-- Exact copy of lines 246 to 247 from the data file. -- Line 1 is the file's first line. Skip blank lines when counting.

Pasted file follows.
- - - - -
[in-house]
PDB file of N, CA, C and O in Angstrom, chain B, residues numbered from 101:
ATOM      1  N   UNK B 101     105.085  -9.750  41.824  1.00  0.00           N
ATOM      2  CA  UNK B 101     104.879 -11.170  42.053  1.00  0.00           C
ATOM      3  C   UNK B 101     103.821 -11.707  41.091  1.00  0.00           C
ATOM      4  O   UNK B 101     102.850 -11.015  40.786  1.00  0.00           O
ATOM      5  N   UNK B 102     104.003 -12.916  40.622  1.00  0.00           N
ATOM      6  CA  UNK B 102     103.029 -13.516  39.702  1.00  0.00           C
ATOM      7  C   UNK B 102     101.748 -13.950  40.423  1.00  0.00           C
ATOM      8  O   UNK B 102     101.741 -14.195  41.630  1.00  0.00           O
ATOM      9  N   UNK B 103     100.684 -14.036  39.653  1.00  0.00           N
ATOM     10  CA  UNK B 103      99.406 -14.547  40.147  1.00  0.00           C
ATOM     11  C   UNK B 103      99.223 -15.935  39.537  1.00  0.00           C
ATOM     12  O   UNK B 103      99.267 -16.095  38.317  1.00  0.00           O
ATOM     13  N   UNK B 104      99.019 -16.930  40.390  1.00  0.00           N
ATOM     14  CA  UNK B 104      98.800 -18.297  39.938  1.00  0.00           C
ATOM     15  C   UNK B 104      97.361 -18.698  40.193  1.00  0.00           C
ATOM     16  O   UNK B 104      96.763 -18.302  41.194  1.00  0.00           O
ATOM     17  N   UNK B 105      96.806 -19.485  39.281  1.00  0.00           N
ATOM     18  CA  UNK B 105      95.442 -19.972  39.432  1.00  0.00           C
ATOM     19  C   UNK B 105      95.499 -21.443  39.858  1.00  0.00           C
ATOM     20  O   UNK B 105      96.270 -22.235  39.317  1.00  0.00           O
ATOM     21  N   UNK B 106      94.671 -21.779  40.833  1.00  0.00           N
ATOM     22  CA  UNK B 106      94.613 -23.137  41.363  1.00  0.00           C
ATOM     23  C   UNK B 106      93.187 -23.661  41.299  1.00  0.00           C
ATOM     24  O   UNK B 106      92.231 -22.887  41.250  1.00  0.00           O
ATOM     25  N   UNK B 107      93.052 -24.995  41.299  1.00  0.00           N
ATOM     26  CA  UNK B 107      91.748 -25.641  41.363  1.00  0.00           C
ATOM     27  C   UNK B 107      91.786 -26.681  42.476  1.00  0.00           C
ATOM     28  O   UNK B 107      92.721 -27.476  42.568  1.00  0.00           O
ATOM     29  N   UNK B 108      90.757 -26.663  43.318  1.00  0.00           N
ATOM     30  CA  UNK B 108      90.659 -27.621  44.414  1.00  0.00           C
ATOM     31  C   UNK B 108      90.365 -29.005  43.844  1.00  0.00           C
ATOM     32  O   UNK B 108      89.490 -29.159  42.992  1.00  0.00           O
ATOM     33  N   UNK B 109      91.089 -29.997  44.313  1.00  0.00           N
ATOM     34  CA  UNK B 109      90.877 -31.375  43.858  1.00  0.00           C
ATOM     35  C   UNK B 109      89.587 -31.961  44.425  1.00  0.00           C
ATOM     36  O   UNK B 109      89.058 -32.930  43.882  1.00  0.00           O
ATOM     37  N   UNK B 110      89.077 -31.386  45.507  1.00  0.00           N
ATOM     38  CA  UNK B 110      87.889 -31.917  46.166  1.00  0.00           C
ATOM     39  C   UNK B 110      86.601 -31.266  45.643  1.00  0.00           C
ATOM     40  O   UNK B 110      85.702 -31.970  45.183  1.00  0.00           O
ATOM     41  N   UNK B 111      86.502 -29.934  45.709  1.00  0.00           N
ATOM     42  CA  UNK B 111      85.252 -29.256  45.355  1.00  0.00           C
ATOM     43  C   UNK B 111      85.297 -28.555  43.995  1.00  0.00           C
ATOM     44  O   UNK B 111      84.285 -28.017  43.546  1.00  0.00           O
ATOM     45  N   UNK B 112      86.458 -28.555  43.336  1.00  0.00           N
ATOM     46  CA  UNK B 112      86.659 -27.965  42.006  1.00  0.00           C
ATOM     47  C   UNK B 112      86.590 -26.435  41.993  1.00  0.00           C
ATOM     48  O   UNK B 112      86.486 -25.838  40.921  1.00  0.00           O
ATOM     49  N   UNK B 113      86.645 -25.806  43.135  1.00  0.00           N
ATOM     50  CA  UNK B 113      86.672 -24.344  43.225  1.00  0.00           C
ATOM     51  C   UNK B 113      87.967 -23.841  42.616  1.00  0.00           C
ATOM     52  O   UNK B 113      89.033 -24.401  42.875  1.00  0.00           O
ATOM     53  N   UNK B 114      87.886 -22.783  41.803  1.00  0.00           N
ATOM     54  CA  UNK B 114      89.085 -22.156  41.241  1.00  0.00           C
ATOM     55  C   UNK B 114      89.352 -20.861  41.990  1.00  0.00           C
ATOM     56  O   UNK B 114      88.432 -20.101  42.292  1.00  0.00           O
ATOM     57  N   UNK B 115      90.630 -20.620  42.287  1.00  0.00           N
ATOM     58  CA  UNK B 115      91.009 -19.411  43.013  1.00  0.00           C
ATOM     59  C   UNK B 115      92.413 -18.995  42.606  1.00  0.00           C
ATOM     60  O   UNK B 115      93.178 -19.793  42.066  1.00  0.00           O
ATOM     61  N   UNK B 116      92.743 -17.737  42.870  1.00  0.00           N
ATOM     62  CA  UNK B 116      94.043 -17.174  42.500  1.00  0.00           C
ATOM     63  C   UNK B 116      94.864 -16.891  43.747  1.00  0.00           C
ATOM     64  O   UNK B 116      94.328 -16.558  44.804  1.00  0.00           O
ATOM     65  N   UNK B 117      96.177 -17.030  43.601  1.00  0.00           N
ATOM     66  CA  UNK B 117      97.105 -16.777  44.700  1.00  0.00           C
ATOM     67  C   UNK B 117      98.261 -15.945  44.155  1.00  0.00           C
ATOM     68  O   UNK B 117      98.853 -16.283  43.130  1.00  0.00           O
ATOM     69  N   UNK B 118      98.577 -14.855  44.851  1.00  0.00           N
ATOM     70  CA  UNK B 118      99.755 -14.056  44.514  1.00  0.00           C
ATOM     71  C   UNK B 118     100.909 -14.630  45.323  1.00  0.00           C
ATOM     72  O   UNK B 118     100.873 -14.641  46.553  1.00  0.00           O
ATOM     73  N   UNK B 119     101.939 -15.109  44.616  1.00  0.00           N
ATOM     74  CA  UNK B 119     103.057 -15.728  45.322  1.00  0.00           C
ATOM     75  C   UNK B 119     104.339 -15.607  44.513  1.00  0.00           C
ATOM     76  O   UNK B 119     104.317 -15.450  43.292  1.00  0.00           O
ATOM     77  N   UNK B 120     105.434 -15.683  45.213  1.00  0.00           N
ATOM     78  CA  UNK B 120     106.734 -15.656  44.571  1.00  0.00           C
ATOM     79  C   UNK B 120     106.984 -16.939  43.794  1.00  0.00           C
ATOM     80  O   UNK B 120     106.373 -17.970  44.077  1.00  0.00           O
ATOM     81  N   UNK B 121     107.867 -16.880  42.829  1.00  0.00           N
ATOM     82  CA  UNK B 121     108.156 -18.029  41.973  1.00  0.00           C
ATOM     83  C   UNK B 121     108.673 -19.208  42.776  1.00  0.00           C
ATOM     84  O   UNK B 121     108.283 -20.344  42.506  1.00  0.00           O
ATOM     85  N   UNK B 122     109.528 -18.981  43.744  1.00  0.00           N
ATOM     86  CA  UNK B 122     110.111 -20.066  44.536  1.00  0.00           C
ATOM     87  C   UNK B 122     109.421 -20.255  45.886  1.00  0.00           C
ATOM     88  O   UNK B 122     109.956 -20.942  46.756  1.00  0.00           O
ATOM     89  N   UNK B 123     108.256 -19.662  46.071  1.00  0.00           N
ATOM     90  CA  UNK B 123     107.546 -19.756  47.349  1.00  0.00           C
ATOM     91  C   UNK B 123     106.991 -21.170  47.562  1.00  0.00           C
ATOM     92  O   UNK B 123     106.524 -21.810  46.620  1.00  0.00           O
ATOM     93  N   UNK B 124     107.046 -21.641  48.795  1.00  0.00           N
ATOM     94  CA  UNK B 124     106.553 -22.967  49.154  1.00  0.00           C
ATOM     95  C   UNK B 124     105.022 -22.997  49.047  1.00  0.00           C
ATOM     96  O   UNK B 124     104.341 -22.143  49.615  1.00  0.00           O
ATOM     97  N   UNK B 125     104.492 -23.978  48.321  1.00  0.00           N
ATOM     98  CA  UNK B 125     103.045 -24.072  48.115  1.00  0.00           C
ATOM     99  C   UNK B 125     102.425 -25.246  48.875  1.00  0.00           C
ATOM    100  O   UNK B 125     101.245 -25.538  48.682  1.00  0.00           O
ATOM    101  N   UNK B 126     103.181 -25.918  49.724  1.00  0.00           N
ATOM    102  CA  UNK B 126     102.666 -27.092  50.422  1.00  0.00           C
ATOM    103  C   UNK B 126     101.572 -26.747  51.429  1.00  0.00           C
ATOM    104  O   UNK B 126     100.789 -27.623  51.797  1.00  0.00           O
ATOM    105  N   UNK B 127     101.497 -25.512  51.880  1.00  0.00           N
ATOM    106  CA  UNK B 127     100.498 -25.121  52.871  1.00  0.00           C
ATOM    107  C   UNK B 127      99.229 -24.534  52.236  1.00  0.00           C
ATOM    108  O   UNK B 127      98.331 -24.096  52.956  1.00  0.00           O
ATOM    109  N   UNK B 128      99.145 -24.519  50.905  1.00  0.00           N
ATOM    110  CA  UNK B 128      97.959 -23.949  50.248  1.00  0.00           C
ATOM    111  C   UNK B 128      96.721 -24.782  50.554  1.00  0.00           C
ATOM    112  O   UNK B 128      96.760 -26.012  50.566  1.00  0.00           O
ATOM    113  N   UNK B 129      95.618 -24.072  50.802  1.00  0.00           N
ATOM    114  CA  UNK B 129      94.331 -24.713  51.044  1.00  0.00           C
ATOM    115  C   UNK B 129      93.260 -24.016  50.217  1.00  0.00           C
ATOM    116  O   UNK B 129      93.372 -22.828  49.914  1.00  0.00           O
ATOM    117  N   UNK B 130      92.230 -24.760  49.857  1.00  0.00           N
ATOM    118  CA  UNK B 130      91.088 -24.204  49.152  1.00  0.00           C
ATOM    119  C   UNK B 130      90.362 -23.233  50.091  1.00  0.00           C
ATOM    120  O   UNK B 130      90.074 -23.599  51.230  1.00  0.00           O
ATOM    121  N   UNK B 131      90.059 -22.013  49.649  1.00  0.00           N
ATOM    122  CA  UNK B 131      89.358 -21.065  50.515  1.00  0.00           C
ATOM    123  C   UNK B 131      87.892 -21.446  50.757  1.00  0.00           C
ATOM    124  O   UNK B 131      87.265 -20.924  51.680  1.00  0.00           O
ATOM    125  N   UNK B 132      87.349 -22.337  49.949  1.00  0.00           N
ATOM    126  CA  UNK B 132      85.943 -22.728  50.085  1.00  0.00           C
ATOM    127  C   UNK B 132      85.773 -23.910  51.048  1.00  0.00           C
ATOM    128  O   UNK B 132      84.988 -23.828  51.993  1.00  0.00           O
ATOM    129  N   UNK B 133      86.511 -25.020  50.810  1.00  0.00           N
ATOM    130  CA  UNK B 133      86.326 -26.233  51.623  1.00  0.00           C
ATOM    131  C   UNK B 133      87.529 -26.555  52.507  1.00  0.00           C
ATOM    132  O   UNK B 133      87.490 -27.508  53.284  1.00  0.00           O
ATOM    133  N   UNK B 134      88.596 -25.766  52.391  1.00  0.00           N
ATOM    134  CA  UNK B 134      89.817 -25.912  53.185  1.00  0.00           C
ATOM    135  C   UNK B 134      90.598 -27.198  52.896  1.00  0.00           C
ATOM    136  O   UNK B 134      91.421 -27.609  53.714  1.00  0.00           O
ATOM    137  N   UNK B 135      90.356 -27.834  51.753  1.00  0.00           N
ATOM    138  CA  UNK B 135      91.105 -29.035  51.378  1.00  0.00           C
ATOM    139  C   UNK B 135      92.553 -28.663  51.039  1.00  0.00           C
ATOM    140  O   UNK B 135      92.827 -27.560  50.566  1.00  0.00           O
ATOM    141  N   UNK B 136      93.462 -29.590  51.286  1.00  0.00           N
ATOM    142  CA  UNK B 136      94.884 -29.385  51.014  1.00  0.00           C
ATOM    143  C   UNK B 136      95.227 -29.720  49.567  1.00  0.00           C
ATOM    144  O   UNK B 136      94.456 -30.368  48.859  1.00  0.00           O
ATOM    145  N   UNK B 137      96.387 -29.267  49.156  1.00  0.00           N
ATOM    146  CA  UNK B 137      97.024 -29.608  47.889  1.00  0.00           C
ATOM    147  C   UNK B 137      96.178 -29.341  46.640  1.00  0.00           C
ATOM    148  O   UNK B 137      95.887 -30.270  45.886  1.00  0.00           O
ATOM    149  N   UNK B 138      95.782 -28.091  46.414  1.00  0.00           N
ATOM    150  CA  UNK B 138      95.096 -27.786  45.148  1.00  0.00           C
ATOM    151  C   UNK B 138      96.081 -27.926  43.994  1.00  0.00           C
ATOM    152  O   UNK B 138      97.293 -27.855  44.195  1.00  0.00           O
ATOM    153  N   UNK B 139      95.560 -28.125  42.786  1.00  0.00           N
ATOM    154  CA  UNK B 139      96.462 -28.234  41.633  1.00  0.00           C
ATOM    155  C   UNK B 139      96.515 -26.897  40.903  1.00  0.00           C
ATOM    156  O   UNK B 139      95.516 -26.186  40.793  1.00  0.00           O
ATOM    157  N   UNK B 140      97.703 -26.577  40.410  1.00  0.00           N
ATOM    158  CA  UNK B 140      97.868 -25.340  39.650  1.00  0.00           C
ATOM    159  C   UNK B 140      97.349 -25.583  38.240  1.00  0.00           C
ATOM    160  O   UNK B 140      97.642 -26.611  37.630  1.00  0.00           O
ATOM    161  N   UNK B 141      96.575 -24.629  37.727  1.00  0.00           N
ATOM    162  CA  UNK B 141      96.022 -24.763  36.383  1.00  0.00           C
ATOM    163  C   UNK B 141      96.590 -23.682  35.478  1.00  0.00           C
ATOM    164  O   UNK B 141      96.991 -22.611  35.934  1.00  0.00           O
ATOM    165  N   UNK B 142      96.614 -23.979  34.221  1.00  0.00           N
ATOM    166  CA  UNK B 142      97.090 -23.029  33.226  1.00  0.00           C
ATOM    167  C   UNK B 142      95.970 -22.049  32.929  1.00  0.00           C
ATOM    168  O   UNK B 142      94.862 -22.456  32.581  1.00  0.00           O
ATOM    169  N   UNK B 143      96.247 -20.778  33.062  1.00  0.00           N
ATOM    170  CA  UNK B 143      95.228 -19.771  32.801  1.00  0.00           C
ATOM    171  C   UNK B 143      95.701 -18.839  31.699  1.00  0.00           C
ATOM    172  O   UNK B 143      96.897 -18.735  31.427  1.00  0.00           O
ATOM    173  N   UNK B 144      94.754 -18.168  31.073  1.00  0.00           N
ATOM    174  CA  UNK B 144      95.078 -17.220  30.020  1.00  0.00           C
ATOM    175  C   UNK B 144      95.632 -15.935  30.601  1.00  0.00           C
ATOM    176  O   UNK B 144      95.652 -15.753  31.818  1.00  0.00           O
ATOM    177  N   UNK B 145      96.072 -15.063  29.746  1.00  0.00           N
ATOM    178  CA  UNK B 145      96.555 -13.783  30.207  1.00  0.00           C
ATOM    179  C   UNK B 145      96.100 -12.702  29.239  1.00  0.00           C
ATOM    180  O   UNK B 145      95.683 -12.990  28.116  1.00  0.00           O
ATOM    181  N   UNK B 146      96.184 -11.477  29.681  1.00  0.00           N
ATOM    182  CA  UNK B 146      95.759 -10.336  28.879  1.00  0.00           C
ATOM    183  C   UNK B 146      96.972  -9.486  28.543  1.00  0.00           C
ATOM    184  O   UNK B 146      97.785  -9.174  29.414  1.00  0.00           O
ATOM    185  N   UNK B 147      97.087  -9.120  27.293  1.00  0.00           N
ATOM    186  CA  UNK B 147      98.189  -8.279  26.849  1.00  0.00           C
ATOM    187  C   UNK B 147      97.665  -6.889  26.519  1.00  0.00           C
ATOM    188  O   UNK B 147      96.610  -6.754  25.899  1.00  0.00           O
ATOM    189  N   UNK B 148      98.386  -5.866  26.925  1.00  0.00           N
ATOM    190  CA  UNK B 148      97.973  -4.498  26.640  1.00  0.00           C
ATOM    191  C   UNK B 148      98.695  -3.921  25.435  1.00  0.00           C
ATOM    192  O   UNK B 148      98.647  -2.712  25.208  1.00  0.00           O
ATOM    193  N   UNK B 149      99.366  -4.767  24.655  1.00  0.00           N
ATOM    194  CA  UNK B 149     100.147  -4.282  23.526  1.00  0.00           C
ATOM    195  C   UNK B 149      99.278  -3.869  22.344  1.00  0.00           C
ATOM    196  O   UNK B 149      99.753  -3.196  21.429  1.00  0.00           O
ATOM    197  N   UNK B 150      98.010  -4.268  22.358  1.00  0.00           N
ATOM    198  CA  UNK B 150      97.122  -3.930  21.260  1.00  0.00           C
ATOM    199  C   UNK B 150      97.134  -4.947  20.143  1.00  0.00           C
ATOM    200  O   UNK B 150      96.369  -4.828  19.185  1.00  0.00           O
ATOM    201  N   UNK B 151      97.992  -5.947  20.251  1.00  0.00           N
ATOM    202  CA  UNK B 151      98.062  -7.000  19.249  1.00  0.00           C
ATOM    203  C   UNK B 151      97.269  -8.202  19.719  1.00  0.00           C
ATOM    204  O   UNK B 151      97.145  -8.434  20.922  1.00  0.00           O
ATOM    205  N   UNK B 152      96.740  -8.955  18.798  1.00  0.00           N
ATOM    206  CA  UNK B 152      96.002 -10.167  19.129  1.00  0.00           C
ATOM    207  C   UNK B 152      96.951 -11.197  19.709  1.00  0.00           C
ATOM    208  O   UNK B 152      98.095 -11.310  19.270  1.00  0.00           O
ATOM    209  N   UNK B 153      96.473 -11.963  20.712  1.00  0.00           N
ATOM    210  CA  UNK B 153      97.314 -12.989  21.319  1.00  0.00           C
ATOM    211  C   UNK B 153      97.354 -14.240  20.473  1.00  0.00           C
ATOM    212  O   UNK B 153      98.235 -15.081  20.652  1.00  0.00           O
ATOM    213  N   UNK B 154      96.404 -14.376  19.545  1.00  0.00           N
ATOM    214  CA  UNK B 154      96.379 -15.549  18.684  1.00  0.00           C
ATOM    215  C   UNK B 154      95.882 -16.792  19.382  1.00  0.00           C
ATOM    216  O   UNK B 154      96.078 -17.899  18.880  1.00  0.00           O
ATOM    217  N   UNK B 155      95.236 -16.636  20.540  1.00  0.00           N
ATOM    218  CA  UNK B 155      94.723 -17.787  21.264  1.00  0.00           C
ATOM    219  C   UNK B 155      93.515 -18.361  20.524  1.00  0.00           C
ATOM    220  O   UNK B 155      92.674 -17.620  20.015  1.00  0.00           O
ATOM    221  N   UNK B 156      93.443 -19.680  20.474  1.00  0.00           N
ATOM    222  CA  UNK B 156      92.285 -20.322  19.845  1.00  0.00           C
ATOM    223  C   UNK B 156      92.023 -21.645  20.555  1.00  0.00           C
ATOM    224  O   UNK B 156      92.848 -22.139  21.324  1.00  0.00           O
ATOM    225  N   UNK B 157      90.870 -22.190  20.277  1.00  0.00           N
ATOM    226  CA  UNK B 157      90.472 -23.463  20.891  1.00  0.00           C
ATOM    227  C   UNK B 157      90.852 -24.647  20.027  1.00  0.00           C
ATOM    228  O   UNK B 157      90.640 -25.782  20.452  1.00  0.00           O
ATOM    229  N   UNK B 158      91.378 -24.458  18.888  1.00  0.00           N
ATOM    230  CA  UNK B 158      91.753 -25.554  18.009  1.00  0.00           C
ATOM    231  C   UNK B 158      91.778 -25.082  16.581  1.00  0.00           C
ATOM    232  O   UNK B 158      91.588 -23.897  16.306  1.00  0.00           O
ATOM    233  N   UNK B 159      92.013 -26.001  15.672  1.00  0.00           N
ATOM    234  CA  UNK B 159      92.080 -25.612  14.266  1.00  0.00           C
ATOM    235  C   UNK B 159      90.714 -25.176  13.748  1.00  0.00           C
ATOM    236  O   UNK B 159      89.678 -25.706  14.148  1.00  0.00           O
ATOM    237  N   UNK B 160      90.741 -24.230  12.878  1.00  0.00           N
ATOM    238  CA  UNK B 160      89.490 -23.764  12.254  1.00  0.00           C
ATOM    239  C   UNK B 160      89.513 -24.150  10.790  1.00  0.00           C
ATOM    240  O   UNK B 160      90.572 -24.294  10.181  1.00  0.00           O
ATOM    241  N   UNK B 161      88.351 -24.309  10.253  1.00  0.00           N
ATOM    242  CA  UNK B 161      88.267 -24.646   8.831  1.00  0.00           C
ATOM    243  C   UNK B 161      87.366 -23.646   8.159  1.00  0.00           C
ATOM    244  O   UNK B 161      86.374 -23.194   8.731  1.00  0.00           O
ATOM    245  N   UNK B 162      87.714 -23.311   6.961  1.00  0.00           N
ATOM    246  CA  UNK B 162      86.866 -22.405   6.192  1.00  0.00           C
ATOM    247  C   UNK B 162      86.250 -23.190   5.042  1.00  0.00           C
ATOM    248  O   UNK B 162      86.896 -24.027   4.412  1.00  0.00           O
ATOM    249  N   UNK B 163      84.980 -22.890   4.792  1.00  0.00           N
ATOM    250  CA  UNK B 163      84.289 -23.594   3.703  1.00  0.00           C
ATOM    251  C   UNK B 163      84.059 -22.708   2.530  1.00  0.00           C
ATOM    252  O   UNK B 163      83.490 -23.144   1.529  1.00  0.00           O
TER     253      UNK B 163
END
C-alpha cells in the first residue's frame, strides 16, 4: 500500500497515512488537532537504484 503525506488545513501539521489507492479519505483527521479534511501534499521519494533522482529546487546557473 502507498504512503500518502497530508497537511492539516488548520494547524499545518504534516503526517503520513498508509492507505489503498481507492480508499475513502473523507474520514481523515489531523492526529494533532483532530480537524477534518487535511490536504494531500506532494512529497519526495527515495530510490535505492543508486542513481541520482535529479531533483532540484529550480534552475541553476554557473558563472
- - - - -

ATOM    244  O   UNK B 161      86.374 -23.194   8.731  1.00  0.00           O
ATOM    245  N   UNK B 162      87.714 -23.311   6.961  1.00  0.00           N